For anyone who has attended an annual Alltech symposium, it comes as no surprise the events are filled with music, huge video productions and a lineup of speakers that leaves normal conventions in the dust. This year was no exception as the Alltech “REBELation,” as it was billed, took over the Lexington Convention Center and Rupp Arena.
The opening session began with a stage filled with local schoolchildren singing their rendition of the Beatles classic “Revolution,” setting the theme for the entire conference.
Alltech founder and president Dr. Pearce Lyons wasted no time in getting the crowd excited as he usually does with an enthusiastic speech about all the possibilities that await those in attendance and talking about the rebels that have created change in the world.
He also told the 3,000 attendees that came from all parts of the world that Alltech has a goal to build a better world. “Hopefully, that’s your goal, too,” he said.
The opening session began with Gen. Colin Powell, former secretary of state and former chairman of the Joint Chiefs of Staff, who shared many of his military and governmental experiences with the gathering.
First, however, he talked about what the purpose was of a company like Alltech.
“The purpose is very, very clear to me, and that is to feed the world: feed the world that is growing in population, to feed a world that is being challenged by environmental issues, to feed a world where poverty is still endemic even though so many of us are so well-fed and doing well, to feed a world where one of the most essential elements is water and it is starting to become a problem,” he said.
He added that it takes a conference like the symposium where people from all over the world have come together to rebel against conventional wisdom and say, “We can do better.”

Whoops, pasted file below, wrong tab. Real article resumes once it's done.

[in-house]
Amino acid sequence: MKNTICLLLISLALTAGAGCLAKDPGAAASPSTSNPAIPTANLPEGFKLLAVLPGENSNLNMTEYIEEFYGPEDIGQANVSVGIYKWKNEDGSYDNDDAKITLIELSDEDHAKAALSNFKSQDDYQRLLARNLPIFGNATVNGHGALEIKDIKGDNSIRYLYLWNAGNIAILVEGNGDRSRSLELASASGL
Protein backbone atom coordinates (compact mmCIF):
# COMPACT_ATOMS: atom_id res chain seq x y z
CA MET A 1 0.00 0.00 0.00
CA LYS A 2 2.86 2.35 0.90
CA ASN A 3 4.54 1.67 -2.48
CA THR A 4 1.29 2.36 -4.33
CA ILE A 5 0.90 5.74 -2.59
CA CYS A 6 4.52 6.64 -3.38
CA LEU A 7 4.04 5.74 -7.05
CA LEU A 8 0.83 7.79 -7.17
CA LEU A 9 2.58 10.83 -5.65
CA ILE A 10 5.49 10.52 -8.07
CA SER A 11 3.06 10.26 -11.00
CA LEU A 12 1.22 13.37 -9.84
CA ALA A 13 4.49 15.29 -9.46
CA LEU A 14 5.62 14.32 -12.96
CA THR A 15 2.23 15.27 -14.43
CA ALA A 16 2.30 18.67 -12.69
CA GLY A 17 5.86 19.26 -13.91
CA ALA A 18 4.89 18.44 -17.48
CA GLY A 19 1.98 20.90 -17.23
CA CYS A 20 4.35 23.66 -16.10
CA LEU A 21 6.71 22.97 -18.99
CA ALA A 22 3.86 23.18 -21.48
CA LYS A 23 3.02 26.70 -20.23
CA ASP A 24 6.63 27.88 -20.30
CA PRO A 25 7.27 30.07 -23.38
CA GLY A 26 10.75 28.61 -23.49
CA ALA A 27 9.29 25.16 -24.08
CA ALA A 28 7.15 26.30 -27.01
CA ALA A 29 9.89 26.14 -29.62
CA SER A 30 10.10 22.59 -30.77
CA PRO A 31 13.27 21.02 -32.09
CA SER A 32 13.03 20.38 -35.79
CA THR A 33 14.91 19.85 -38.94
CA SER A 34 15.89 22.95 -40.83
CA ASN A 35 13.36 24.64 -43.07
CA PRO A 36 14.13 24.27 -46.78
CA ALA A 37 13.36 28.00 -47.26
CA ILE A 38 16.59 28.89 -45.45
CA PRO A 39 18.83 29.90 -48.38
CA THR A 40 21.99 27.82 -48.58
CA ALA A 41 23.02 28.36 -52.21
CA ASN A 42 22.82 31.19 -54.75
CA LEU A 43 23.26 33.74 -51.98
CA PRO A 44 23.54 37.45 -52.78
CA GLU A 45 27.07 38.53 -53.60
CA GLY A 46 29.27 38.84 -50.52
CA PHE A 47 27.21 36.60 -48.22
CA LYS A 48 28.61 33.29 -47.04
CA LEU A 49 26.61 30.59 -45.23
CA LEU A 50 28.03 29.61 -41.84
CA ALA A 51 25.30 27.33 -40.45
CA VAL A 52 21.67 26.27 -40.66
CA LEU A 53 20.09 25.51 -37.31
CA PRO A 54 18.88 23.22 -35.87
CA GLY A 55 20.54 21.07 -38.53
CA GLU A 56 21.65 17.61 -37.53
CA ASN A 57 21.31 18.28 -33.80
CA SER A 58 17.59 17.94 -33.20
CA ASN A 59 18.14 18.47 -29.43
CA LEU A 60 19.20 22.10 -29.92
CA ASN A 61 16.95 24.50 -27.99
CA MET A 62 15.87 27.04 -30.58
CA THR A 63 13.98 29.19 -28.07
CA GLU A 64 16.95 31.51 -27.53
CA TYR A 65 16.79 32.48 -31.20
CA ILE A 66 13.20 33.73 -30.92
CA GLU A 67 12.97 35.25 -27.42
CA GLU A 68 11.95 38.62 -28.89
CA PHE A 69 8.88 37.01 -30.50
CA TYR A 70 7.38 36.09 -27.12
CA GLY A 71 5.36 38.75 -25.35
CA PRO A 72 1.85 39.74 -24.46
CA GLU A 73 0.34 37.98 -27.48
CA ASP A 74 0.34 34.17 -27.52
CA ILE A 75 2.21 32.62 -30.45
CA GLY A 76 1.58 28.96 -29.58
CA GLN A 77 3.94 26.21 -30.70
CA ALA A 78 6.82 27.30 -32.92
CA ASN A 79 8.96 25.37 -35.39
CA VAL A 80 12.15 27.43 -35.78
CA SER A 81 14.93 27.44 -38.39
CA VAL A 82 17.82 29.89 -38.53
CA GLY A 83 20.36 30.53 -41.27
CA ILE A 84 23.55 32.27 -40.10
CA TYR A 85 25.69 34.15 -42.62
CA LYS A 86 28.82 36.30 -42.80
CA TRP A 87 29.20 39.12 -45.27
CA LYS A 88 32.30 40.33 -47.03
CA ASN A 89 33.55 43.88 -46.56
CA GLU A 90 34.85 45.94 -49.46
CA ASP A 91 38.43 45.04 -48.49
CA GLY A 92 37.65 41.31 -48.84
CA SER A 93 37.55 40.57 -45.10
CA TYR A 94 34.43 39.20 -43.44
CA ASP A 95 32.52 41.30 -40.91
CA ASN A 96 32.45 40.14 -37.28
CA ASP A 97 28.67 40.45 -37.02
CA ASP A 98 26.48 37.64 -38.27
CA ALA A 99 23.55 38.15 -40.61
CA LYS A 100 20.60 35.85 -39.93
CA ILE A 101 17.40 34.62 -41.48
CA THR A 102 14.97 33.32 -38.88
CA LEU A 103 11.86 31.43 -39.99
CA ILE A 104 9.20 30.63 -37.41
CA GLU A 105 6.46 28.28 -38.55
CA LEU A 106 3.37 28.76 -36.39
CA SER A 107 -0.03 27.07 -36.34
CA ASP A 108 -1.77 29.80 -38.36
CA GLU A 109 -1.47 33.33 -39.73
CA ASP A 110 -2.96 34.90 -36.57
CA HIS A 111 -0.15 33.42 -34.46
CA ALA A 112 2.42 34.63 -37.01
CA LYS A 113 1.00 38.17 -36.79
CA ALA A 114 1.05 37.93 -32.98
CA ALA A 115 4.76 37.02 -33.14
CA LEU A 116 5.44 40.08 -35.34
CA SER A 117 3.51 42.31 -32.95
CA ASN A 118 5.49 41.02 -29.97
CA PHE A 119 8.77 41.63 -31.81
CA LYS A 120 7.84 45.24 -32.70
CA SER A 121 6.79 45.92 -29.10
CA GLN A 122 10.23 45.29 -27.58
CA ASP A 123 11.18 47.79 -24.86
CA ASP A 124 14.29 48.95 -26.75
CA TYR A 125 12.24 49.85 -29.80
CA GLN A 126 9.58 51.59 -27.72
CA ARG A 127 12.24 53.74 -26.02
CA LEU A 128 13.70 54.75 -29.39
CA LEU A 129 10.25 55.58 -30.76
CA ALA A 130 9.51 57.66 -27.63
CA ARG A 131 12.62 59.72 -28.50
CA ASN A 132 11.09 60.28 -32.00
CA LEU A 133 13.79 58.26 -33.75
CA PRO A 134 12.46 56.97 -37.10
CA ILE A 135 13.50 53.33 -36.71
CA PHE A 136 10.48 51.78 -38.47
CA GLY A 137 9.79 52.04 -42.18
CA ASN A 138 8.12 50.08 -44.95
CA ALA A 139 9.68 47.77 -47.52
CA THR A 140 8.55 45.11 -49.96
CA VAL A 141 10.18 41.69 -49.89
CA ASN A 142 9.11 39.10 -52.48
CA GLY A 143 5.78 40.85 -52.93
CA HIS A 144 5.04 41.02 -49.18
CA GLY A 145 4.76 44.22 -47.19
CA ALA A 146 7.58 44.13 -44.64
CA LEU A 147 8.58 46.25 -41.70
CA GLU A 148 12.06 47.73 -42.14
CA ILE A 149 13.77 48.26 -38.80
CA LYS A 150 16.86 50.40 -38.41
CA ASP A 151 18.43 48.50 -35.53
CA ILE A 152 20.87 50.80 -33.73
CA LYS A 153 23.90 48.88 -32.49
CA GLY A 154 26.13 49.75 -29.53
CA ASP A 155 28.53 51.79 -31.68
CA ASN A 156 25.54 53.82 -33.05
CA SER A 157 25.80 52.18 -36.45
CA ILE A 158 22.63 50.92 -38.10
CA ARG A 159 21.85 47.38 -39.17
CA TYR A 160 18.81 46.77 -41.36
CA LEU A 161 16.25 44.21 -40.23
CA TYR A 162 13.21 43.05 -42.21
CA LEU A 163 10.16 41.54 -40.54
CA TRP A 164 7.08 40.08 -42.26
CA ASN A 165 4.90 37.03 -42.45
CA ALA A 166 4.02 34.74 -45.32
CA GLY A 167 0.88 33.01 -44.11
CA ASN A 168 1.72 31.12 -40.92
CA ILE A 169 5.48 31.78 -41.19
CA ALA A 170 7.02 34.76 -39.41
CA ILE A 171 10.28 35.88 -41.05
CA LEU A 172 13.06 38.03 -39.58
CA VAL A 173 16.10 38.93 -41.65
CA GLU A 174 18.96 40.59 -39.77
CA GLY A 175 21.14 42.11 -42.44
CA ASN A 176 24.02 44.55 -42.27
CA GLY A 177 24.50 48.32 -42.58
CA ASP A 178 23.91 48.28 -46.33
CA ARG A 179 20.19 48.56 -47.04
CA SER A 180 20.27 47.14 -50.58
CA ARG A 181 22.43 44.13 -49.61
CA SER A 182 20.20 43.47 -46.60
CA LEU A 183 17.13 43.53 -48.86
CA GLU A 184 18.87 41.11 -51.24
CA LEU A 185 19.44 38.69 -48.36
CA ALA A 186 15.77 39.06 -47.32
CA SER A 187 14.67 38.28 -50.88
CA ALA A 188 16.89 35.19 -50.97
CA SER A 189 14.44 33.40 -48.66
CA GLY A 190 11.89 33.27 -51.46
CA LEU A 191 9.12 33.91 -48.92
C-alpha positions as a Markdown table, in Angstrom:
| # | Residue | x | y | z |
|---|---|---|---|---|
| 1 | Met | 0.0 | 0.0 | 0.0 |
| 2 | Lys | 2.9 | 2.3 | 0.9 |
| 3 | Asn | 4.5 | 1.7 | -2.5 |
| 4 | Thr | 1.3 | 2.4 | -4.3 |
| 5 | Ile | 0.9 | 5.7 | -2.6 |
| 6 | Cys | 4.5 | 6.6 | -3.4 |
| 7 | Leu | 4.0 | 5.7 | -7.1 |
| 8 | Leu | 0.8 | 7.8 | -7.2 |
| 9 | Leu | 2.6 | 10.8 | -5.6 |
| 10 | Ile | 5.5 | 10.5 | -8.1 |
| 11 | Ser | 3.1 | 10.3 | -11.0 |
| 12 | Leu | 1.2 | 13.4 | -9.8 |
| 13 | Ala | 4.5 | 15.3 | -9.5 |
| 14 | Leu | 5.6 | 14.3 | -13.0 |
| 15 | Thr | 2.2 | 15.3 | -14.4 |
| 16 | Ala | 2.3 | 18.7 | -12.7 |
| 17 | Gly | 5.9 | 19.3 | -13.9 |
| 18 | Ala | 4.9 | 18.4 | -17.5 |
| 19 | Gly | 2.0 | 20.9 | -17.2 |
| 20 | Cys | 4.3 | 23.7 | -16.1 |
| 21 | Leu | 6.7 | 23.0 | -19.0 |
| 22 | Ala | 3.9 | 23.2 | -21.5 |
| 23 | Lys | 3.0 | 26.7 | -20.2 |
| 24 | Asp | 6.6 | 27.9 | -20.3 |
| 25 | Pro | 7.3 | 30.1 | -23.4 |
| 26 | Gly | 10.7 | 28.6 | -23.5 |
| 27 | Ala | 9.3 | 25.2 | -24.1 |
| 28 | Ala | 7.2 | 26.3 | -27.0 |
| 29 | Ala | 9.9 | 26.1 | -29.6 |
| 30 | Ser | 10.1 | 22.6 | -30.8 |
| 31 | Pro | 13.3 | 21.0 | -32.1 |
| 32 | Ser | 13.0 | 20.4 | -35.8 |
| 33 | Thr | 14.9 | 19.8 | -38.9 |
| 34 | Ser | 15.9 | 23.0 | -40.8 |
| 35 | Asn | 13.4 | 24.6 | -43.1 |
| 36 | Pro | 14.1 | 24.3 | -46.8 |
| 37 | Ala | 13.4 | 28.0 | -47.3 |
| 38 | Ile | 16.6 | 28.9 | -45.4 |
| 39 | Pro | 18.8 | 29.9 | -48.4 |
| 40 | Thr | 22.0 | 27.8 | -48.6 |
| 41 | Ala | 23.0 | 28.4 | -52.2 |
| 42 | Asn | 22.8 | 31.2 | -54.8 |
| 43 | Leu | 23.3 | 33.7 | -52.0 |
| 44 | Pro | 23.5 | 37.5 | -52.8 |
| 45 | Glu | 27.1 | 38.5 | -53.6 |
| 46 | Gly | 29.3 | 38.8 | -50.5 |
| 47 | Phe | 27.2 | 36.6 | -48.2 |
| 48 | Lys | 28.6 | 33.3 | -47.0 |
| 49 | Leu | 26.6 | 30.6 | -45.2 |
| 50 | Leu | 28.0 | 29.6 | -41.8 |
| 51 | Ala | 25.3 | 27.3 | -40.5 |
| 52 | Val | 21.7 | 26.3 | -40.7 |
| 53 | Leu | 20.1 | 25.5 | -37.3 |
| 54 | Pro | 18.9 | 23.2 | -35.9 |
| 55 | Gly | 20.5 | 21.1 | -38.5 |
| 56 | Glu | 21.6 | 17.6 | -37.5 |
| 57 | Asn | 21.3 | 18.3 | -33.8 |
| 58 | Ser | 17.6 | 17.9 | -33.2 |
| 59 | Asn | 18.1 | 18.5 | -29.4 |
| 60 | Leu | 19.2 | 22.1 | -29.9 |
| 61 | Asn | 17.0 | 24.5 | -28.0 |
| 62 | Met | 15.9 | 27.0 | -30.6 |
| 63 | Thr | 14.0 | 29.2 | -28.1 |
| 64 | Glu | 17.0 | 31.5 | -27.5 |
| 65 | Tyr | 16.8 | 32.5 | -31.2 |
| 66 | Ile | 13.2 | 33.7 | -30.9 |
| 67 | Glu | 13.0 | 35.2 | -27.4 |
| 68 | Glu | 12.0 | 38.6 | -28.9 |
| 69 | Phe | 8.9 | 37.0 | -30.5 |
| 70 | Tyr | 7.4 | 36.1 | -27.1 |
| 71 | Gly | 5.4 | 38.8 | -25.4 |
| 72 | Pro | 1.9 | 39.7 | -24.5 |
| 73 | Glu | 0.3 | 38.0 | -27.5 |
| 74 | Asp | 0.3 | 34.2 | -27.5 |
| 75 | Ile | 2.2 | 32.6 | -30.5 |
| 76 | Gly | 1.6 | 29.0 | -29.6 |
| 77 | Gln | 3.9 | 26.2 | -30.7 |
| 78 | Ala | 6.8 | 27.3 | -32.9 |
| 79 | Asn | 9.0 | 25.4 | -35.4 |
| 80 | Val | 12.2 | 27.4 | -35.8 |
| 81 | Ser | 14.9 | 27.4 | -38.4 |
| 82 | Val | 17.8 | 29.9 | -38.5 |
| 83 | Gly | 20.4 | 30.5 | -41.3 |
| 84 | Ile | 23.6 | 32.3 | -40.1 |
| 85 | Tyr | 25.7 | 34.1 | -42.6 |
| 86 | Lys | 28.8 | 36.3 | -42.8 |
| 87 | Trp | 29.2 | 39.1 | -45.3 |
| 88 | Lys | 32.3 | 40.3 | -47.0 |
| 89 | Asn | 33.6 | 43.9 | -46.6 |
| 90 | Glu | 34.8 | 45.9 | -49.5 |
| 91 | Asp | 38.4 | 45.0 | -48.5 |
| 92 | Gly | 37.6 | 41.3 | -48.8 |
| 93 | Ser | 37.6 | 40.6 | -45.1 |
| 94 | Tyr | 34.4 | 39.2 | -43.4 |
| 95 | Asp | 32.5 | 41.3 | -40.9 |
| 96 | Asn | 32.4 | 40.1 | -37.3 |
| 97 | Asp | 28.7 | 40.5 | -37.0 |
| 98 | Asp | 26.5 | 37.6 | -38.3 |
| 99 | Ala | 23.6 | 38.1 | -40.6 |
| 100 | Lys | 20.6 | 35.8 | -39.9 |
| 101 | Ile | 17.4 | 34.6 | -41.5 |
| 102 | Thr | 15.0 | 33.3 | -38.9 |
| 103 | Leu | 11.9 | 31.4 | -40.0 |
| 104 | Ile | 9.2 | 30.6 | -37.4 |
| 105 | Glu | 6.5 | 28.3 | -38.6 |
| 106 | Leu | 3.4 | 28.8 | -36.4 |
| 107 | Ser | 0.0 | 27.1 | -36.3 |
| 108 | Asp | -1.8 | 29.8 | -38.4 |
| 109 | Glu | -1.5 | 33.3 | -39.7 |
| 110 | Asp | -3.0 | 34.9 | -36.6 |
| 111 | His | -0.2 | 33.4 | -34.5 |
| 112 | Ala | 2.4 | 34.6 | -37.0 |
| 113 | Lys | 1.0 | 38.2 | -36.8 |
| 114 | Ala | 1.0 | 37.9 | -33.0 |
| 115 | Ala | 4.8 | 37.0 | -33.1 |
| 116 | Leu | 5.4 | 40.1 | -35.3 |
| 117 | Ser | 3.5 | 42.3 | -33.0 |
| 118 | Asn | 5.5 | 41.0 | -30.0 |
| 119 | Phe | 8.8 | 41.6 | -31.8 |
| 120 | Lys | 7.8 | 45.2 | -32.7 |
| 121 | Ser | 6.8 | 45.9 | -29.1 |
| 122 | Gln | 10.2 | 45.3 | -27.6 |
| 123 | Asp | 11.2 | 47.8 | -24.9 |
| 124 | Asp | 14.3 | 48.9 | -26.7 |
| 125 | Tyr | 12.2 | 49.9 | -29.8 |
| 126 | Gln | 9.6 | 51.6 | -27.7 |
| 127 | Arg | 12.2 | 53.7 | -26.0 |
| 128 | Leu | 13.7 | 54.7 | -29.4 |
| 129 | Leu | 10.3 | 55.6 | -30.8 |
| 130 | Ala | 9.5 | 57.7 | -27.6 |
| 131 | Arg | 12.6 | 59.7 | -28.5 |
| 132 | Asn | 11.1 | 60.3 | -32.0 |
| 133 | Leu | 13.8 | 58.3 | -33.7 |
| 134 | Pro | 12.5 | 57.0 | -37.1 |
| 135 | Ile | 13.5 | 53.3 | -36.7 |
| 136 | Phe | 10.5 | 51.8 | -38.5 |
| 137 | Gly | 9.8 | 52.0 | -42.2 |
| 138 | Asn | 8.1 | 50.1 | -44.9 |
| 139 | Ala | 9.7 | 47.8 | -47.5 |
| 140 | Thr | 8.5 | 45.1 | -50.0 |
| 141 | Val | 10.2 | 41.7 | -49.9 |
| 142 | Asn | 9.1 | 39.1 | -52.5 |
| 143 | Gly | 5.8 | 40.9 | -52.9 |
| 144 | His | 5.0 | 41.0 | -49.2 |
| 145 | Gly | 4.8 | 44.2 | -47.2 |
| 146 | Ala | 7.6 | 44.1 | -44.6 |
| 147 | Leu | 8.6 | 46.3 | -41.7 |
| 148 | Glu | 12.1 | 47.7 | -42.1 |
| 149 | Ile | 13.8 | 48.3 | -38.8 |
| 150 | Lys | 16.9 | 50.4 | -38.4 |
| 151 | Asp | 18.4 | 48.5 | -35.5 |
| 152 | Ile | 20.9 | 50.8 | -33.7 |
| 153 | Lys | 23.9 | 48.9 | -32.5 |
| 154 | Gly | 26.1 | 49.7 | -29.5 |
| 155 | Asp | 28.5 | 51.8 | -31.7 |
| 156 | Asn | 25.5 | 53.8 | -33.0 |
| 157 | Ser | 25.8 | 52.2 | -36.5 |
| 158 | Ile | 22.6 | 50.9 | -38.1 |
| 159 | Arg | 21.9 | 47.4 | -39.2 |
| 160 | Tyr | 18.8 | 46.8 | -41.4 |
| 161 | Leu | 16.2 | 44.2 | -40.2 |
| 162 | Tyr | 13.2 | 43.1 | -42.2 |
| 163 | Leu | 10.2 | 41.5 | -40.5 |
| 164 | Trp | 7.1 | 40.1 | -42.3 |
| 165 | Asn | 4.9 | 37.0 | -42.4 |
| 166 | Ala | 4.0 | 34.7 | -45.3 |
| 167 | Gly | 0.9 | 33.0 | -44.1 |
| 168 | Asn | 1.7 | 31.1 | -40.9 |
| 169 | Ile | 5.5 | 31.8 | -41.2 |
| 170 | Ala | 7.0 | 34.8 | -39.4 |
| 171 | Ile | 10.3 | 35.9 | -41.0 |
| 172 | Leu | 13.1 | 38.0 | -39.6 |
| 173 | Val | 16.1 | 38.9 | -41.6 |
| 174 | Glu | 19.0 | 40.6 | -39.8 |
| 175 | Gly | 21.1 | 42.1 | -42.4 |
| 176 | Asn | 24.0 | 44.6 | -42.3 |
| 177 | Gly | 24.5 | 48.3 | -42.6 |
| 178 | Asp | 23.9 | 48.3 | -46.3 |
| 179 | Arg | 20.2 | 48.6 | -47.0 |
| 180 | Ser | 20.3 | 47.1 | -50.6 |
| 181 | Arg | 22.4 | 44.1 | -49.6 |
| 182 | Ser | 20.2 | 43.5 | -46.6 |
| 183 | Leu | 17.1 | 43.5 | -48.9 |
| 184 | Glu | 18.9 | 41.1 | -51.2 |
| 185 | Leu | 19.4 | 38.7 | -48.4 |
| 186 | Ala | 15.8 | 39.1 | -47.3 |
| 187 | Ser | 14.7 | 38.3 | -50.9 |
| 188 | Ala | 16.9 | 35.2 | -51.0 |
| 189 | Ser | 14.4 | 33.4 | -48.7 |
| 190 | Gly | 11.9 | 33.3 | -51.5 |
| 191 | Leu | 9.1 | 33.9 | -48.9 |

Powell received the Alltech Medal of Excellence Award, an honor bestowed annually upon someone of great achievement and character.
Powell set the stage for much of the conference, which dealt with feeding the world and being a good leader. Speakers with many different backgrounds shared information with the audience, including Walter Robb, co-CEO of Whole Foods Market; Dan Glickman, former USDA secretary; and Jim Stengel, the former global marketing officer with Proctor and Gamble, to name a few.
Being held in one of the most famous basketball arenas in the world, it was only fitting University of Kentucky men’s basketball coach John Calipari would be the main speaker at the closing session.
He spoke about coaching individuals with extreme talent and how it’s about not only coaching their bodies but coaching their minds, as well.
“It all starts with players first. Their dreams become our dreams,” he said. “Last year, we started the season with a goal, and you may think that goal was to win a national title – win all the games. It was to get eight players drafted.”
Calipari added that the state’s mission for him is to win titles, but his mission is greater.
“My mission is to be a vehicle to help others reach their dreams, to be the stone that creates the ripple in their lives that goes on and on,” he said.
In the last six years, 26 of Calipari’s players have gone on to play in the NBA. After his speech at the symposium, he received the 2015 Alltech Humanitarian Award.
In closing, Lyons left his guests with a challenge. He said, “My challenge to you is to see the world as it is. Are you impacting the world, or is the world impacting you? It is all about risk, action and reward.”
But, he added, you’ve got to love the journey. He also quoted the late Sen. Edward Kennedy when he said, “The work goes on, the cause endures, the hope still lives, and the dream shall never die.” PD
Tim Thornberry is a freelance writer based in Frankfort, Kentucky.